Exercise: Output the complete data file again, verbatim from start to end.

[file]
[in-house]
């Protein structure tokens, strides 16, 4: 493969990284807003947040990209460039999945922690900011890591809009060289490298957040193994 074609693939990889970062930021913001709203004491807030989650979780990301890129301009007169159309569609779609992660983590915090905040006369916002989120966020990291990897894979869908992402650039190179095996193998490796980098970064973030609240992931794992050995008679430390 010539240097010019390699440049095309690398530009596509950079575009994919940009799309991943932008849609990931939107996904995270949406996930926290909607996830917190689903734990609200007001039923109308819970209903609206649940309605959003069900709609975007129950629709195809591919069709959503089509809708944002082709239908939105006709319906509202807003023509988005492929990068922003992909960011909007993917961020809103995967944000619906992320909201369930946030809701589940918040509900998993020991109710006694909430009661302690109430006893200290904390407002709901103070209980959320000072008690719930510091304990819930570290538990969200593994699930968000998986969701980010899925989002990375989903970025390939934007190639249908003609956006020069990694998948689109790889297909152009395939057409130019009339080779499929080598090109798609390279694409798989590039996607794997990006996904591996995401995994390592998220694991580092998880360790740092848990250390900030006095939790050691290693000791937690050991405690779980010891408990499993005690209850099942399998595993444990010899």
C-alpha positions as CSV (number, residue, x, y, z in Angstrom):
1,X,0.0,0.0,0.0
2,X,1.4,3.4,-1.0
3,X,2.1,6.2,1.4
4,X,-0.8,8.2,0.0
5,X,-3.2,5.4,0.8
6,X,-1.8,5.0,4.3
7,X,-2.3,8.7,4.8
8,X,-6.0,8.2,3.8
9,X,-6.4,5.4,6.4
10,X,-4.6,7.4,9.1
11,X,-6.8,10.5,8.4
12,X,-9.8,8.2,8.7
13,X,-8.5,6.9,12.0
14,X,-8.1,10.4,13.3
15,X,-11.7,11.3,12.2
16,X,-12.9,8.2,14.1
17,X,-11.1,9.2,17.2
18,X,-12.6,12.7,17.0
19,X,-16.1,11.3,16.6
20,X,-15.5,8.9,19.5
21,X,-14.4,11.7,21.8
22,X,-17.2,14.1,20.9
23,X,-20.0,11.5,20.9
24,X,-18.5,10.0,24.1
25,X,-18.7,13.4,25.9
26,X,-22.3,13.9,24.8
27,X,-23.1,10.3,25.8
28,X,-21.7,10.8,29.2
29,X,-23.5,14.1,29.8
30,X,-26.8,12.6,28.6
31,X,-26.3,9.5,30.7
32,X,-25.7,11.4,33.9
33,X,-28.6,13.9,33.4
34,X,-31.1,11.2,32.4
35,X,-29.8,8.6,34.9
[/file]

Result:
[in-house]
């Protein structure tokens, strides 16, 4: 493969990284807003947040990209460039999945922690900011890591809009060289490298957040193994 074609693939990889970062930021913001709203004491807030989650979780990301890129301009007169159309569609779609992660983590915090905040006369916002989120966020990291990897894979869908992402650039190179095996193998490796980098970064973030609240992931794992050995008679430390 010539240097010019390699440049095309690398530009596509950079575009994919940009799309991943932008849609990931939107996904995270949406996930926290909607996830917190689903734990609200007001039923109308819970209903609206649940309605959003069900709609975007129950629709195809591919069709959503089509809708944002082709239908939105006709319906509202807003023509988005492929990068922003992909960011909007993917961020809103995967944000619906992320909201369930946030809701589940918040509900998993020991109710006694909430009661302690109430006893200290904390407002709901103070209980959320000072008690719930510091304990819930570290538990969200593994699930968000998986969701980010899925989002990375989903970025390939934007190639249908003609956006020069990694998948689109790889297909152009395939057409130019009339080779499929080598090109798609390279694409798989590039996607794997990006996904591996995401995994390592998220694991580092998880360790740092848990250390900030006095939790050691290693000791937690050991405690779980010891408990499993005690209850099942399998595993444990010899």
C-alpha positions as CSV (number, residue, x, y, z in Angstrom):
1,X,0.0,0.0,0.0
2,X,1.4,3.4,-1.0
3,X,2.1,6.2,1.4
4,X,-0.8,8.2,0.0
5,X,-3.2,5.4,0.8
6,X,-1.8,5.0,4.3
7,X,-2.3,8.7,4.8
8,X,-6.0,8.2,3.8
9,X,-6.4,5.4,6.4
10,X,-4.6,7.4,9.1
11,X,-6.8,10.5,8.4
12,X,-9.8,8.2,8.7
13,X,-8.5,6.9,12.0
14,X,-8.1,10.4,13.3
15,X,-11.7,11.3,12.2
16,X,-12.9,8.2,14.1
17,X,-11.1,9.2,17.2
18,X,-12.6,12.7,17.0
19,X,-16.1,11.3,16.6
20,X,-15.5,8.9,19.5
21,X,-14.4,11.7,21.8
22,X,-17.2,14.1,20.9
23,X,-20.0,11.5,20.9
24,X,-18.5,10.0,24.1
25,X,-18.7,13.4,25.9
26,X,-22.3,13.9,24.8
27,X,-23.1,10.3,25.8
28,X,-21.7,10.8,29.2
29,X,-23.5,14.1,29.8
30,X,-26.8,12.6,28.6
31,X,-26.3,9.5,30.7
32,X,-25.7,11.4,33.9
33,X,-28.6,13.9,33.4
34,X,-31.1,11.2,32.4
35,X,-29.8,8.6,34.9